A few years ago, I worked with a young mother who suffered from a fear of birds. The clinical diagnosis for this type of phobia is ornithophobia. She also suffered from a fear of being stigmatised on account of it, for which there is no clinical classification.
From my experience of working as a therapist of Indian origin, I believe the fear of being stigmatised on account of a mental health issue is far greater than the mental ill-health itself. This fear is more pronounced among immigrant collectivist communities, as having a family member with a mental health issue can cast an ugly shadow on the entire family when seen through the lens of society. If a family member is deemed to have a mental health issue, it is promptly seen as ‘madness’ and the member is generally kept out of sight, at family gatherings at home as well as outside of home. The stigma around a person seeking counselling, for something that could be no more than a mild depression, is so strong that going for counselling is considered equivalent to the person going to address their ‘madness’. Families worry that if they have a member with a mental health issue, the stigma from it can affect the future of other children, especially around marriage prospects of females in the family. Community suspicion over the family as potentially having a genetic disposition to madness will be rife.
The woman I worked with felt so deeply stigmatised that it often drove her to the realms of self-harm. For the purpose of recounting this case, I will change some aspects that identify her.
Zara was a young mother of a three-year-old girl. She had recently moved to Aotearoa New Zealand to be with her husband who was studying for his doctorate. She was referred to me by her family doctor.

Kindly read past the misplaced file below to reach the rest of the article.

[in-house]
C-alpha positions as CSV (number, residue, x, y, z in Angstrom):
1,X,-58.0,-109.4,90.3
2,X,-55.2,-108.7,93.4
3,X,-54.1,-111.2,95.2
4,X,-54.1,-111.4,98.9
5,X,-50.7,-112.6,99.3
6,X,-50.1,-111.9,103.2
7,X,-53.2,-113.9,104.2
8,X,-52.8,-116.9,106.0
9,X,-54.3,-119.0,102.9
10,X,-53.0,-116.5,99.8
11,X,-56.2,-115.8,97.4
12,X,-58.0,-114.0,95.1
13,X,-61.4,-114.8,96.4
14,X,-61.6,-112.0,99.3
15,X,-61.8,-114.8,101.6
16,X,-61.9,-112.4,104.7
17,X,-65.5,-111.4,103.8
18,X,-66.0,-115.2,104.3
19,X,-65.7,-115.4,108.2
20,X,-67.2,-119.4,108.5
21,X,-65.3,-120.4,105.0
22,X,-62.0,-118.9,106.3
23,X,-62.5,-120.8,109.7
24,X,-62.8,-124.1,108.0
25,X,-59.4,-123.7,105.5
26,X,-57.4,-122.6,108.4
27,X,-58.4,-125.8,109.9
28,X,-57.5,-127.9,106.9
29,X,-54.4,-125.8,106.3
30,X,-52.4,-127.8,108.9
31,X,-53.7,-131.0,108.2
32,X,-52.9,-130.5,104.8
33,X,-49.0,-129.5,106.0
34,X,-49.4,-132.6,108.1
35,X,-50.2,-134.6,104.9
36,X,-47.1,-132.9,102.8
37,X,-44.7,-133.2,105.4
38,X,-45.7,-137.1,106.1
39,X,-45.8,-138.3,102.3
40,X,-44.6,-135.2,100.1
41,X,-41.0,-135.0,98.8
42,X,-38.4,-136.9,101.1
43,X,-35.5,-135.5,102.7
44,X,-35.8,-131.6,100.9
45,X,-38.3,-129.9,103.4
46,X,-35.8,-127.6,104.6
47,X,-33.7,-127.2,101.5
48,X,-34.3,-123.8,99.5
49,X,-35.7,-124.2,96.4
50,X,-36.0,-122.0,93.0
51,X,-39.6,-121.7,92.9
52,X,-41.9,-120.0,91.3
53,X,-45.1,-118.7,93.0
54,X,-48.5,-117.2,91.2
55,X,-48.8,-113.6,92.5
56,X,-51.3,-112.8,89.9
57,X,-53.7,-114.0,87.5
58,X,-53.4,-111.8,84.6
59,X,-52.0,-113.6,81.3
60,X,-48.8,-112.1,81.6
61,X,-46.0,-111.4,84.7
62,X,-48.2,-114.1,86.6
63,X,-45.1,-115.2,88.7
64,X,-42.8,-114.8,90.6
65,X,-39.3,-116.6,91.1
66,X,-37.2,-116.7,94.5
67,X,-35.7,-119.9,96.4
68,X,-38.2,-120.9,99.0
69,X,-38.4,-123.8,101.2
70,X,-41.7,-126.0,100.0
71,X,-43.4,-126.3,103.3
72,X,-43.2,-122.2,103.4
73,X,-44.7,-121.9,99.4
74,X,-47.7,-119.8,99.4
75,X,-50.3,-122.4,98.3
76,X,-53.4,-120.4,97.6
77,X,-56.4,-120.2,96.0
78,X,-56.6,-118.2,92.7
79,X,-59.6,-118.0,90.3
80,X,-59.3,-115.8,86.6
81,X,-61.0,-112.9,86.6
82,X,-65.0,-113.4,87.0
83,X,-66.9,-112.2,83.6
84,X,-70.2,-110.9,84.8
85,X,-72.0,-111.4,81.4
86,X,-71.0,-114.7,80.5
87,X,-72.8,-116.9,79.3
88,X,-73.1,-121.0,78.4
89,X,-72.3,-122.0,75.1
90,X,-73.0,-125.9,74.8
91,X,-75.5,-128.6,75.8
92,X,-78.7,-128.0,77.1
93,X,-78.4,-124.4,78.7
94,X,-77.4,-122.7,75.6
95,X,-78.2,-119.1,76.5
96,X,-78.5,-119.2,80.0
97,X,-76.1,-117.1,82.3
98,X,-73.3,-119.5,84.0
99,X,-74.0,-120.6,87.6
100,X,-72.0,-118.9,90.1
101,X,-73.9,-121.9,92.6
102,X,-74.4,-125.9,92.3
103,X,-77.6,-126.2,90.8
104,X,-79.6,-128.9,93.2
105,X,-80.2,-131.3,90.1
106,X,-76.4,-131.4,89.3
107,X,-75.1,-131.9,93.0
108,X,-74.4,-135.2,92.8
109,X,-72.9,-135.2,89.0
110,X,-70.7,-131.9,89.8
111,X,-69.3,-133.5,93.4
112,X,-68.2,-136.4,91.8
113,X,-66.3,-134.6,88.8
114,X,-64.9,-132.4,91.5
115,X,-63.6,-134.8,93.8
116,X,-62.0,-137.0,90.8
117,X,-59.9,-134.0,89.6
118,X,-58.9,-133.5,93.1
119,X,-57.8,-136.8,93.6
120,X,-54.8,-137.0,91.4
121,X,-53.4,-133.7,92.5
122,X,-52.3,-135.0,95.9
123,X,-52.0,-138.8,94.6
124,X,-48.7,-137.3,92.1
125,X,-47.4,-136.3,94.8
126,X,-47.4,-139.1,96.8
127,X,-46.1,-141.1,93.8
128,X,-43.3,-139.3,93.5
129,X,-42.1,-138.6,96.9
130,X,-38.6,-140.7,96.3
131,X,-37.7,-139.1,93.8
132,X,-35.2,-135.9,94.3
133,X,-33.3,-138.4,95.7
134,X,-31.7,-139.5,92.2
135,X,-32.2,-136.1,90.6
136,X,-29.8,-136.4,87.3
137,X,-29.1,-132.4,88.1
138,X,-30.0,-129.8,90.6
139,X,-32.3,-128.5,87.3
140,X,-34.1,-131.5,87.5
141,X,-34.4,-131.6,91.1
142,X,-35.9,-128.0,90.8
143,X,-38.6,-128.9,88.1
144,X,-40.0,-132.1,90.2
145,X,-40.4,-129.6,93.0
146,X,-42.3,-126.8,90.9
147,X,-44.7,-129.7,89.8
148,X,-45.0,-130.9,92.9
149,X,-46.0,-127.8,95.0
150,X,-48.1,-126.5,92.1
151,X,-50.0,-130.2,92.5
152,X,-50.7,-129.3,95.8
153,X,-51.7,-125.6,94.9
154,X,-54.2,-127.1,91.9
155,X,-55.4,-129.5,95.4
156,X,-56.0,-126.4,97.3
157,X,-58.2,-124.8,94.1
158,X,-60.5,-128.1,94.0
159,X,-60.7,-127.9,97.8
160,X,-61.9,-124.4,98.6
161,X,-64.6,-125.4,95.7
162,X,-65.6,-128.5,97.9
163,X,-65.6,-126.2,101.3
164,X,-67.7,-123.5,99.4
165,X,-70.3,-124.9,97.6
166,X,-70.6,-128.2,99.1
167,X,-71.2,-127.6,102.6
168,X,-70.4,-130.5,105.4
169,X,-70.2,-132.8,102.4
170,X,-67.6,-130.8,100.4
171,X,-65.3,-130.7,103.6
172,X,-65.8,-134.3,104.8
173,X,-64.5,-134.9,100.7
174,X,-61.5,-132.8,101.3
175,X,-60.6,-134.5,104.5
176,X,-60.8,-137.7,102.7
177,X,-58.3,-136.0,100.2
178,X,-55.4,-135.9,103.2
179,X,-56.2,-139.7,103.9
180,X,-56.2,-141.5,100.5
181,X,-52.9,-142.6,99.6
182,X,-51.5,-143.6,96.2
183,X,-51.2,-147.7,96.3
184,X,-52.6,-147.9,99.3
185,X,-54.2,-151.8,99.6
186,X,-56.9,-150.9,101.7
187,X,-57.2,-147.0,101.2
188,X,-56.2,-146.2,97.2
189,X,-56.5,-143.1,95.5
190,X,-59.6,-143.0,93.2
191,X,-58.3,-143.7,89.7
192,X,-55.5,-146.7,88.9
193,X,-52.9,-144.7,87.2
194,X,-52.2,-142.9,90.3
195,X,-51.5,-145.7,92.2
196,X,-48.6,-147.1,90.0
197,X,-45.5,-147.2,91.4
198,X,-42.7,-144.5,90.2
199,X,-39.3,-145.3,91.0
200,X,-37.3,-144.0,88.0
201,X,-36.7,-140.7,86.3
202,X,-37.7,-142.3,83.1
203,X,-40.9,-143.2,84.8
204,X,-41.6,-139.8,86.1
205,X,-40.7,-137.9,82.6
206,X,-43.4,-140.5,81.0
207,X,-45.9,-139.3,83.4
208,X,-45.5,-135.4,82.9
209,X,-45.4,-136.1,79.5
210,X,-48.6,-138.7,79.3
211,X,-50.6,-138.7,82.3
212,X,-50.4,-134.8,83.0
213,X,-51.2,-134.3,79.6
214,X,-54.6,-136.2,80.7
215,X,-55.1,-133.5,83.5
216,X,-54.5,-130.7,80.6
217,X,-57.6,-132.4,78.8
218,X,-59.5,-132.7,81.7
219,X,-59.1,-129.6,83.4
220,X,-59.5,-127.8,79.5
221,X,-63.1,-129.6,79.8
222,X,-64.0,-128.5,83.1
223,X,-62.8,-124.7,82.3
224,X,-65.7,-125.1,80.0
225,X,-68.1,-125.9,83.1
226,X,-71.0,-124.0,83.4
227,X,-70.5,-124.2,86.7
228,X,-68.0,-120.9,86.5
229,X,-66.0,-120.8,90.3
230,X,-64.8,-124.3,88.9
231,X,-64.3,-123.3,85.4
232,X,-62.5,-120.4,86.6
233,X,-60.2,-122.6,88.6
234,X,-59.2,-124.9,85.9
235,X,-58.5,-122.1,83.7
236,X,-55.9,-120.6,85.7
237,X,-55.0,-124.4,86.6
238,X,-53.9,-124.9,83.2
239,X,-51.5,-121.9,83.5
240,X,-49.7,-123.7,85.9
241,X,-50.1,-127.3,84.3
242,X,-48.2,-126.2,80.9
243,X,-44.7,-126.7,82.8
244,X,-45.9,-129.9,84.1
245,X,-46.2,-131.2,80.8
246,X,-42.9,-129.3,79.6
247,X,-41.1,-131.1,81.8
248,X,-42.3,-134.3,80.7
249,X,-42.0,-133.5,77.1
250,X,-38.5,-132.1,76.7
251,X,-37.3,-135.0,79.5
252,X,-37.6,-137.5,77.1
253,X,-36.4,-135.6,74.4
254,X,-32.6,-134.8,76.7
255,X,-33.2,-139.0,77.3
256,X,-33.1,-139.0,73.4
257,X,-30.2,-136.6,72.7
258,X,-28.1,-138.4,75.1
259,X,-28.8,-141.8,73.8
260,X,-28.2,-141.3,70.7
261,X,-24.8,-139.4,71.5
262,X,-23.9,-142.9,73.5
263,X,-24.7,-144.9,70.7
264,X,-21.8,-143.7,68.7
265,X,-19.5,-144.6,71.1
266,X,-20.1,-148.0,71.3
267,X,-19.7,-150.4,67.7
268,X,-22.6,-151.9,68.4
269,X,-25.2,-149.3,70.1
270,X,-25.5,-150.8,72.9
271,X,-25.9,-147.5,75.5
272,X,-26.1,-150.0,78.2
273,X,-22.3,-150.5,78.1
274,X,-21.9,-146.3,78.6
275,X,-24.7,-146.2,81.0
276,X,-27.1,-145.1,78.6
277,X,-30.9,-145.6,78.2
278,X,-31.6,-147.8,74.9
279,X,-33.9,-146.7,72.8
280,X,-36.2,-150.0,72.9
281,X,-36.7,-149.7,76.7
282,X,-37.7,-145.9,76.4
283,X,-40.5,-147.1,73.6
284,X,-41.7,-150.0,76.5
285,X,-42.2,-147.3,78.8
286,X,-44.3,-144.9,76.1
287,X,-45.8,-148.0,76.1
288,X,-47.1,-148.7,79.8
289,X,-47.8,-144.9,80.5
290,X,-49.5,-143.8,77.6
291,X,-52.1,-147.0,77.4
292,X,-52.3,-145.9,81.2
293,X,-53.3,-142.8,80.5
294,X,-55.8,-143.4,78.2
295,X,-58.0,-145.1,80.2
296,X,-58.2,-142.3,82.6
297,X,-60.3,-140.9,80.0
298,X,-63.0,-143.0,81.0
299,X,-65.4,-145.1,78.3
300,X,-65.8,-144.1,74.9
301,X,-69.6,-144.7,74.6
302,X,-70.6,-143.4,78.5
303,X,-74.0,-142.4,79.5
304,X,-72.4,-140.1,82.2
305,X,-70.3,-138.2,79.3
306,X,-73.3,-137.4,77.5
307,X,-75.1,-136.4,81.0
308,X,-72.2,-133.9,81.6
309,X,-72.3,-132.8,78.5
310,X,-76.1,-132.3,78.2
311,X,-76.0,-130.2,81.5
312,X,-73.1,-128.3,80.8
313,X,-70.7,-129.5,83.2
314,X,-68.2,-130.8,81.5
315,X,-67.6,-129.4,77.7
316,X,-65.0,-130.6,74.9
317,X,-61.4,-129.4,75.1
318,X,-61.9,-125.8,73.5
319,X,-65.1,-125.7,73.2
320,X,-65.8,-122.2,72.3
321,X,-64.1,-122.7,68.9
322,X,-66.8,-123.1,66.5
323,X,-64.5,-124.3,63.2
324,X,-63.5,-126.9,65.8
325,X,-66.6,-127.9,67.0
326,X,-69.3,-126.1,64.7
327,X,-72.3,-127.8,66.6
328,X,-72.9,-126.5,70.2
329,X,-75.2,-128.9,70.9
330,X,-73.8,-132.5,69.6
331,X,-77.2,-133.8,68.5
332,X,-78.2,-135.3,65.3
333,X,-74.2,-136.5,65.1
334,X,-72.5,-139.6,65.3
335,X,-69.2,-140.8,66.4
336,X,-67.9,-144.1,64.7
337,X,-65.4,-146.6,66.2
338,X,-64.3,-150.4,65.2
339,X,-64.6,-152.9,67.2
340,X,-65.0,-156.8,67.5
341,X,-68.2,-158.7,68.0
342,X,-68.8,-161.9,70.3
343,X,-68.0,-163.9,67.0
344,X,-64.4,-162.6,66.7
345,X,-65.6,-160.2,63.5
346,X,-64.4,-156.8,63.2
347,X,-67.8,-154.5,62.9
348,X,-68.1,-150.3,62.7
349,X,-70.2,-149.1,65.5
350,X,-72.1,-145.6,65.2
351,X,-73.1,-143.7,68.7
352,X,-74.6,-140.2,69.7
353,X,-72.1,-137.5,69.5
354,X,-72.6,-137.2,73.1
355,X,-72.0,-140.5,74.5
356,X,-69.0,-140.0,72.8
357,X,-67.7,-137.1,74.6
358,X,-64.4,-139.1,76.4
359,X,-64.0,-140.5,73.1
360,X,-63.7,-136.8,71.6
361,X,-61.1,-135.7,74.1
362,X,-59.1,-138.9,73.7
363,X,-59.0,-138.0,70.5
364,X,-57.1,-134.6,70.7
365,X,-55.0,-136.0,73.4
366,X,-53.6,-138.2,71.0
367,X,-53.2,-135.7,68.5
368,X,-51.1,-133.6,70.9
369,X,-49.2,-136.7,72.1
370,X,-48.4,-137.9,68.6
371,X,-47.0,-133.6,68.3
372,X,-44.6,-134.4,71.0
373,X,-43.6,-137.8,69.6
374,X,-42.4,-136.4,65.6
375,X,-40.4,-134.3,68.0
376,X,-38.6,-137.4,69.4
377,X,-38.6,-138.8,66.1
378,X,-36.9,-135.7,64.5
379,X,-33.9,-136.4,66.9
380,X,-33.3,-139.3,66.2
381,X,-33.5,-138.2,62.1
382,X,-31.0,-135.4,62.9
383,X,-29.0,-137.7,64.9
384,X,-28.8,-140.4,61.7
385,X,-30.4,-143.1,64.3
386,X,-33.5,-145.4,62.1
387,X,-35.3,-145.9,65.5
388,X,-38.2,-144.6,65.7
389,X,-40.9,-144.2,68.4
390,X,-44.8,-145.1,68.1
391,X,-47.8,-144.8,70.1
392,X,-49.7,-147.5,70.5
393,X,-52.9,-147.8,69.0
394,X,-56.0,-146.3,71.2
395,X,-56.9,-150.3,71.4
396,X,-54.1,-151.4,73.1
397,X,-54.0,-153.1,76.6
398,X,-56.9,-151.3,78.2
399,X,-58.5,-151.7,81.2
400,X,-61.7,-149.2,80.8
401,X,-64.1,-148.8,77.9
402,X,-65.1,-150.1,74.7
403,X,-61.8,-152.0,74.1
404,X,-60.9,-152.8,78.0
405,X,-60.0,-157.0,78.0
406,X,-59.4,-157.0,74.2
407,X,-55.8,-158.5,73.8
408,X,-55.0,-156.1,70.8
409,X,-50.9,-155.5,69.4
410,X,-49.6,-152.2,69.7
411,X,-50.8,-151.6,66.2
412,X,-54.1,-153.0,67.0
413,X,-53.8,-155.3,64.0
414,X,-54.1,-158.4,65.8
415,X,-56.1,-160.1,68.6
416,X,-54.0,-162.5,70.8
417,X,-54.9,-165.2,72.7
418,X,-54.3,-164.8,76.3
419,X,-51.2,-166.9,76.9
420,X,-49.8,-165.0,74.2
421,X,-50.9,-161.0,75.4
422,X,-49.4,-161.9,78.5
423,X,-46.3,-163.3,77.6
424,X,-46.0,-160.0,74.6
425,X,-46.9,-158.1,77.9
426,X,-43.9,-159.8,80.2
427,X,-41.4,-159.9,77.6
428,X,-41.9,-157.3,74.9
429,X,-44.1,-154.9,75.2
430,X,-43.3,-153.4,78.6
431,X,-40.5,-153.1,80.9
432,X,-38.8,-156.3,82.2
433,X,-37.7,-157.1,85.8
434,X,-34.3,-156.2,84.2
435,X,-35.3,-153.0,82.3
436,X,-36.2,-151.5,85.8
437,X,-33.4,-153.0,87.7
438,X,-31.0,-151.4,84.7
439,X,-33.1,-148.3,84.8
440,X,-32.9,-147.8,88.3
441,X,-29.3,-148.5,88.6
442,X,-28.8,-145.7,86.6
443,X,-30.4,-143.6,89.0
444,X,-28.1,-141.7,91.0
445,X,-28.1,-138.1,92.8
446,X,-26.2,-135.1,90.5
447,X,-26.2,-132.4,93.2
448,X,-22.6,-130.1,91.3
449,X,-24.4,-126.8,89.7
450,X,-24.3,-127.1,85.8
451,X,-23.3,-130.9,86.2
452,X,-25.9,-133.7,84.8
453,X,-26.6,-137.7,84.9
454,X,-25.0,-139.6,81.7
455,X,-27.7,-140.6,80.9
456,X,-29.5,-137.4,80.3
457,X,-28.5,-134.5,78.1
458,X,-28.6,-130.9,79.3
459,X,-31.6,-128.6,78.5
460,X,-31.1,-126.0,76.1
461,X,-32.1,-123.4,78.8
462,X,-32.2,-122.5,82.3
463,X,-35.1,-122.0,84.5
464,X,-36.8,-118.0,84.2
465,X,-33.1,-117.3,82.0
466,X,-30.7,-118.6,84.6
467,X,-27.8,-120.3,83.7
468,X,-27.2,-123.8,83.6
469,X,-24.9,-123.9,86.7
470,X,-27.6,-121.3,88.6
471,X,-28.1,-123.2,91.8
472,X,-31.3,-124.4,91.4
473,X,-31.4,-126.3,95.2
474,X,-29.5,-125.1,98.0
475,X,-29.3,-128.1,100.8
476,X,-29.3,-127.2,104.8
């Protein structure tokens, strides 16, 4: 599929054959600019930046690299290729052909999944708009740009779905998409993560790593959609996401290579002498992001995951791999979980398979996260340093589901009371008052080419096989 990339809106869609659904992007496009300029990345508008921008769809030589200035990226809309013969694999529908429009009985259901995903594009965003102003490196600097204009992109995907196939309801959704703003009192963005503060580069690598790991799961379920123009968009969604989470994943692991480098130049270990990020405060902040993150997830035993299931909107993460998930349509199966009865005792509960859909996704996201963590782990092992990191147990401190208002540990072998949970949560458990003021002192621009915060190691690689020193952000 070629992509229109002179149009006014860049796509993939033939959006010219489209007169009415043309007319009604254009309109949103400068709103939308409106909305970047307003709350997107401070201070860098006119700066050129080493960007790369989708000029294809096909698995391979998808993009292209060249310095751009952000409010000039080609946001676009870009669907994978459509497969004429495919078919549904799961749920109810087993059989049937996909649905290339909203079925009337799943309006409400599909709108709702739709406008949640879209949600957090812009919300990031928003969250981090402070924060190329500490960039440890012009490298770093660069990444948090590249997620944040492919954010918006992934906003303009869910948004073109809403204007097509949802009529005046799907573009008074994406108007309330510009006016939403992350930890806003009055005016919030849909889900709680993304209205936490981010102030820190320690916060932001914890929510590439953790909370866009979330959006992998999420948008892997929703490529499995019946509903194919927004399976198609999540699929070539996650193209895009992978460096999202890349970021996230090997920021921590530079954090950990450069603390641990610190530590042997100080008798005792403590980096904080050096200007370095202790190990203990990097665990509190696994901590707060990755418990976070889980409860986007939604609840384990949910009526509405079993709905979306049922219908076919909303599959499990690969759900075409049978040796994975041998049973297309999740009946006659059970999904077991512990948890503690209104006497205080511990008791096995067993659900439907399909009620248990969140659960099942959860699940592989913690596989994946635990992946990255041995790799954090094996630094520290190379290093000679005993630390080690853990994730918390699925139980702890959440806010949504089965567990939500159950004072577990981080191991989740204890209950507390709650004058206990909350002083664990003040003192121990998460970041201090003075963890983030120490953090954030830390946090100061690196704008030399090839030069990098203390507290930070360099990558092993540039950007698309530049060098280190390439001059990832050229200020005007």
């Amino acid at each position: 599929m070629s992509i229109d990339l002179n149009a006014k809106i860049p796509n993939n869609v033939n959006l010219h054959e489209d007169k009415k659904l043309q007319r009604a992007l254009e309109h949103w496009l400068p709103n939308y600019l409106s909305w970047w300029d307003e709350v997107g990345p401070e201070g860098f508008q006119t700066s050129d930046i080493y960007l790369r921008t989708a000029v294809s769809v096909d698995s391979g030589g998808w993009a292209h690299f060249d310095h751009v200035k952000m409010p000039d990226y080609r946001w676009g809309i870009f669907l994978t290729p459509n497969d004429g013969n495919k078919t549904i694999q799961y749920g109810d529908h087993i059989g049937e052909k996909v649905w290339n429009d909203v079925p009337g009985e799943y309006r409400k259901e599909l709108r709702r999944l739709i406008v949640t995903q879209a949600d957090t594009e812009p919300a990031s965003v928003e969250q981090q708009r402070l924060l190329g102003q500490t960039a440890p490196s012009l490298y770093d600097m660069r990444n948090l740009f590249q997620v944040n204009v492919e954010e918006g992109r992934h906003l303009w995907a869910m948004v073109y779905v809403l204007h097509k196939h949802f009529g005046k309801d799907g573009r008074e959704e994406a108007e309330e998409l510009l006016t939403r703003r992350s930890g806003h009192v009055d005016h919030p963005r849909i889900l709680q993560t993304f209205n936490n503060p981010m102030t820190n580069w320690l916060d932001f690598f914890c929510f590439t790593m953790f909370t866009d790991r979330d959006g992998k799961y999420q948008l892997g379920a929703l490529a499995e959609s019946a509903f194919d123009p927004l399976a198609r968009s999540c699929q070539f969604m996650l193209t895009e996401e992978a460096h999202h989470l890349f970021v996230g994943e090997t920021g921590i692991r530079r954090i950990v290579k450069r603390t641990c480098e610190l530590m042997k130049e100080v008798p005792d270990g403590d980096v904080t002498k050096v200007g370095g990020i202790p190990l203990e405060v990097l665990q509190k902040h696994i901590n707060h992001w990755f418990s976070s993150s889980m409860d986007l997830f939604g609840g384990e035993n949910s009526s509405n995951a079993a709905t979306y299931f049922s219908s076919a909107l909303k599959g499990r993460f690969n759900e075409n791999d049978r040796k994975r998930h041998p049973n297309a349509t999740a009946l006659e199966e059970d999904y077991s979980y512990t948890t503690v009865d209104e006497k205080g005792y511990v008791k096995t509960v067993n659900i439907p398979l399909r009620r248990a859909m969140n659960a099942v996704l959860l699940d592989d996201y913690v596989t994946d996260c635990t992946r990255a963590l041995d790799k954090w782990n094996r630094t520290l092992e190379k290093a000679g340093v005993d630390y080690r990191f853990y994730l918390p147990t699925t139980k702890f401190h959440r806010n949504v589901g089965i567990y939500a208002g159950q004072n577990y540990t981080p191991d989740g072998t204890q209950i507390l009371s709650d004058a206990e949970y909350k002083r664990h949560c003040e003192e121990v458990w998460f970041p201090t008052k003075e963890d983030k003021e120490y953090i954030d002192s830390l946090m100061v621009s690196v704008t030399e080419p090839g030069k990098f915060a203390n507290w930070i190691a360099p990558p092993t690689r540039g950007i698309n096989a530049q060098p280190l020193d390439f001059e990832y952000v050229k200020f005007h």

Back in the Afghanistan, where Zara came from, she had not ventured out of home on her own for over 19 years. She experienced an extreme fear of birds, even of little sparrows. She could not bear to look at them, her heart raced when they chirped and she felt short of breath when she saw them hop along her bedroom window sills. Her fear had grown to such heights that she often fantasised being dead and resorted to cutting herself. Adopting a curious stance, I enquired what the act of cutting had done for her in such a situation. She said she felt she could calm herself down. That was how she had coped back home, particularly when her family ridiculed her for ‘catching’ a mental illness that had brought shame on all of them. They were embarrassed to take her out with them to attend public events. They would not go out with her during the day, because she would freeze at the sight of a bird and stand rooted to the spot, unable to move. Zara thought she was condemned for life. Her family did not take her to the doctor, apprehensive that she may get diagnosed with a serious mental disease, the stigmatising repercussions of which they would have to socially endure over generations.
So, they decided to get her married.